An aerial view of medieval BrasovIn July / August 2019, Ian Luke participated in a medical experience abroad programme in Romania. Ian was keen to gain some medical experience abroad to build up his university application and see a different type of medical structure. Here he tells us more about his time overseas:

My internship mainly comprised two parts – the children’s hospital and the medical mobile unit. They were very different aspects of the medical profession, both in terms of the patients and the skills needed in the medical professional.

With the children’s hospital, I was allocated to the neuropsychiatry department, headed by Cammie. She was very kind, showing me around the ward, explaining the nature of her work and giving me freedom in interacting with the children there. I was responsible for assisting with play therapy, which I learnt was a developed field in medicine in many parts of Europe but quite new to Romania.

Later, I started playing with the children, building puzzles and staging role plays with dollhouses. However, at a point in the placement I was confused: I understood the children might be stressed during their stay in hospital and around the time of operations, but the children seemed fine – they were actively interacting with me and one another, and they did not seem to have much problems in building the puzzles. That was until Cammie explained to me that the children had different neurological problems that prompted their hospitalization in the first place: some had ADHD, others had tics that would impair their daily living. Play therapy is not unorganized play – it is designed such that their issues can be identified and corrected through scenarios familiar to children. Understanding this, I learnt to pay more attention to children’s responses during play. This led to one of my highlights during this placement, who was an 8-year-old boy that was hyperactive. While he spoke no English and me only basic Romanian greetings, we were able to connect through observing one another, playing puzzle games and drawing.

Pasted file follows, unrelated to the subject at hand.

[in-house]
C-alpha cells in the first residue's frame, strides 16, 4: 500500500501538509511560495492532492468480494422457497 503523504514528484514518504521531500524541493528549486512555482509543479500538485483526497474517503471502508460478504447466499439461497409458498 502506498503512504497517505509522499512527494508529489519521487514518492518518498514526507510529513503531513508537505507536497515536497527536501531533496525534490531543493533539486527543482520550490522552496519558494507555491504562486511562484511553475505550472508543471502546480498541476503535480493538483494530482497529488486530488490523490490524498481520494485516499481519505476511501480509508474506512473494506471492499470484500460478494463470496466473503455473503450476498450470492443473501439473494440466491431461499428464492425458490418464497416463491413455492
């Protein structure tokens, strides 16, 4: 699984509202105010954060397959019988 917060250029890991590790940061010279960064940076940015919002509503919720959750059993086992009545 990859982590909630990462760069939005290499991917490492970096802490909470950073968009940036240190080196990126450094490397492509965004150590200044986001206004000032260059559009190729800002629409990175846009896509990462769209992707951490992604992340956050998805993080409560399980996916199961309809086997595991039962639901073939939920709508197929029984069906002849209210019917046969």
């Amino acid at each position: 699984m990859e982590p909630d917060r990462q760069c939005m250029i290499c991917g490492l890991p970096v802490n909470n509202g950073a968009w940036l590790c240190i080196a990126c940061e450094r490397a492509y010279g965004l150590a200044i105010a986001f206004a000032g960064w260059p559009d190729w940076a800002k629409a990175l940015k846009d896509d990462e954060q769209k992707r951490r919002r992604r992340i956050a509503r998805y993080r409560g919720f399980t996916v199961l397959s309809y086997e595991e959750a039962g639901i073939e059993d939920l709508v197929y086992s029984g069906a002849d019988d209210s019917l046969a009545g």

For the placement with the medical mobile unit, I shadowed nurses and physiotherapists on home care visits. Many of the patients were elderly with mobility problems or were recently discharged from the hospital after surgery, so they needed the mobile unit to bring the treatment to them while they rested at home. Throughout the placements I had the chance to visit different Romanian households, which allowed me to understand how Romanians coped with daily life. Some of them were farmers who depended on rearing livestock for income; others were relatively well off and had stable jobs. But the health professionals treated the patients regardless of their status, and none of them had to pay a leu. I also had the chance to see professional home care workers in action: I observed nurses cleaning stomata and redressing wounds, and physiotherapists giving massages to paraplegic patients; I assisted by taking their blood pressure and keeping them distracted during some more painful procedures. One time, I was even allowed to take an electrocardiogram. Such hands-on experience made me appreciate the level of effort and care that is required by health professionals – even such simple procedures demanded many hours of practice before they reach the skill level where the technique could be actually performed on patients.

A detail I noticed was that some people were kind to give the therapists sweets and freshly picked apples from their garden as tokens of appreciation; and in spite of their rejections at start, the therapists would eventually receive gifts, despite them not wanting any payment in return. This is such that the patients would not feel that they owe something to them, according to their explanation. What I learnt from this is the humanistic nature of medical work: not only do medical professionals have to deal with the physical damage, but they also need to take care of patients’ faces, a reflection of their emotional and social wellbeing.

Overall the experience was very fulfilling, and it enabled me to confirm whether I am suitable for working in health. I am happy that it renewed my passion towards being a part of the medical profession. I will be sure to strive hard and study to meet this goal.

To find out more about gaining medical experience abroad, check out our medical work experience page. If you are interested in the medical internship that Ian completed, check out the Romania medical internship.

The old buildings of beautiful Brasov

Leave a Reply

Your email address will not be published. Required fields are marked *

Receive our Newsletter
  • View our Privacy Notice to see how we store and use the data you provide.
  • This field is for validation purposes and should be left unchanged.